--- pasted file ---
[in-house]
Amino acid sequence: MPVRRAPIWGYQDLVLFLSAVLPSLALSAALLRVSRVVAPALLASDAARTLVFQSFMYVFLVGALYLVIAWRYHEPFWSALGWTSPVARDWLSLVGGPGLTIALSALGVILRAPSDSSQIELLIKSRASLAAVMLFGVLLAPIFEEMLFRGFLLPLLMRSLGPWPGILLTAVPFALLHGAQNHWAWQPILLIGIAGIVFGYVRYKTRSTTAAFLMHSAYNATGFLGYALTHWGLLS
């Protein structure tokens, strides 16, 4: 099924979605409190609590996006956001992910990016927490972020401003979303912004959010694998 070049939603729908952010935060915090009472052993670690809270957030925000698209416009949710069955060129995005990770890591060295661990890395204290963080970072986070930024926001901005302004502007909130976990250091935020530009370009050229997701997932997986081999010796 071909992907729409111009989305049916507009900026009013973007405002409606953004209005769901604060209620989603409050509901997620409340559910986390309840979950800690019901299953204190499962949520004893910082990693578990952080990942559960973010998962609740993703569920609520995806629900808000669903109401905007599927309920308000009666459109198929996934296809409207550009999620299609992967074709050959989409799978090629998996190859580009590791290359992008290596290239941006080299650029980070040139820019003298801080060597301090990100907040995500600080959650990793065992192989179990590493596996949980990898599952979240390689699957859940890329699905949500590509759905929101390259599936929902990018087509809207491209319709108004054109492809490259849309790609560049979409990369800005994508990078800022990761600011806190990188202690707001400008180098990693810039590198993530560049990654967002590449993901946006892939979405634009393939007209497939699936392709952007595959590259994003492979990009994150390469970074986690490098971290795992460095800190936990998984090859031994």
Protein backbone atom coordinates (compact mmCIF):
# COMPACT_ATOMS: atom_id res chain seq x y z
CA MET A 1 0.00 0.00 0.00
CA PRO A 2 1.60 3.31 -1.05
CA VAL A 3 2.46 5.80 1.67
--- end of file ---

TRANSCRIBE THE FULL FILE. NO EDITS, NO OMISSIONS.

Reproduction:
[in-house]
Amino acid sequence: MPVRRAPIWGYQDLVLFLSAVLPSLALSAALLRVSRVVAPALLASDAARTLVFQSFMYVFLVGALYLVIAWRYHEPFWSALGWTSPVARDWLSLVGGPGLTIALSALGVILRAPSDSSQIELLIKSRASLAAVMLFGVLLAPIFEEMLFRGFLLPLLMRSLGPWPGILLTAVPFALLHGAQNHWAWQPILLIGIAGIVFGYVRYKTRSTTAAFLMHSAYNATGFLGYALTHWGLLS
């Protein structure tokens, strides 16, 4: 099924979605409190609590996006956001992910990016927490972020401003979303912004959010694998 070049939603729908952010935060915090009472052993670690809270957030925000698209416009949710069955060129995005990770890591060295661990890395204290963080970072986070930024926001901005302004502007909130976990250091935020530009370009050229997701997932997986081999010796 071909992907729409111009989305049916507009900026009013973007405002409606953004209005769901604060209620989603409050509901997620409340559910986390309840979950800690019901299953204190499962949520004893910082990693578990952080990942559960973010998962609740993703569920609520995806629900808000669903109401905007599927309920308000009666459109198929996934296809409207550009999620299609992967074709050959989409799978090629998996190859580009590791290359992008290596290239941006080299650029980070040139820019003298801080060597301090990100907040995500600080959650990793065992192989179990590493596996949980990898599952979240390689699957859940890329699905949500590509759905929101390259599936929902990018087509809207491209319709108004054109492809490259849309790609560049979409990369800005994508990078800022990761600011806190990188202690707001400008180098990693810039590198993530560049990654967002590449993901946006892939979405634009393939007209497939699936392709952007595959590259994003492979990009994150390469970074986690490098971290795992460095800190936990998984090859031994």
Protein backbone atom coordinates (compact mmCIF):
# COMPACT_ATOMS: atom_id res chain seq x y z
CA MET A 1 0.00 0.00 0.00
CA PRO A 2 1.60 3.31 -1.05
CA VAL A 3 2.46 5.80 1.67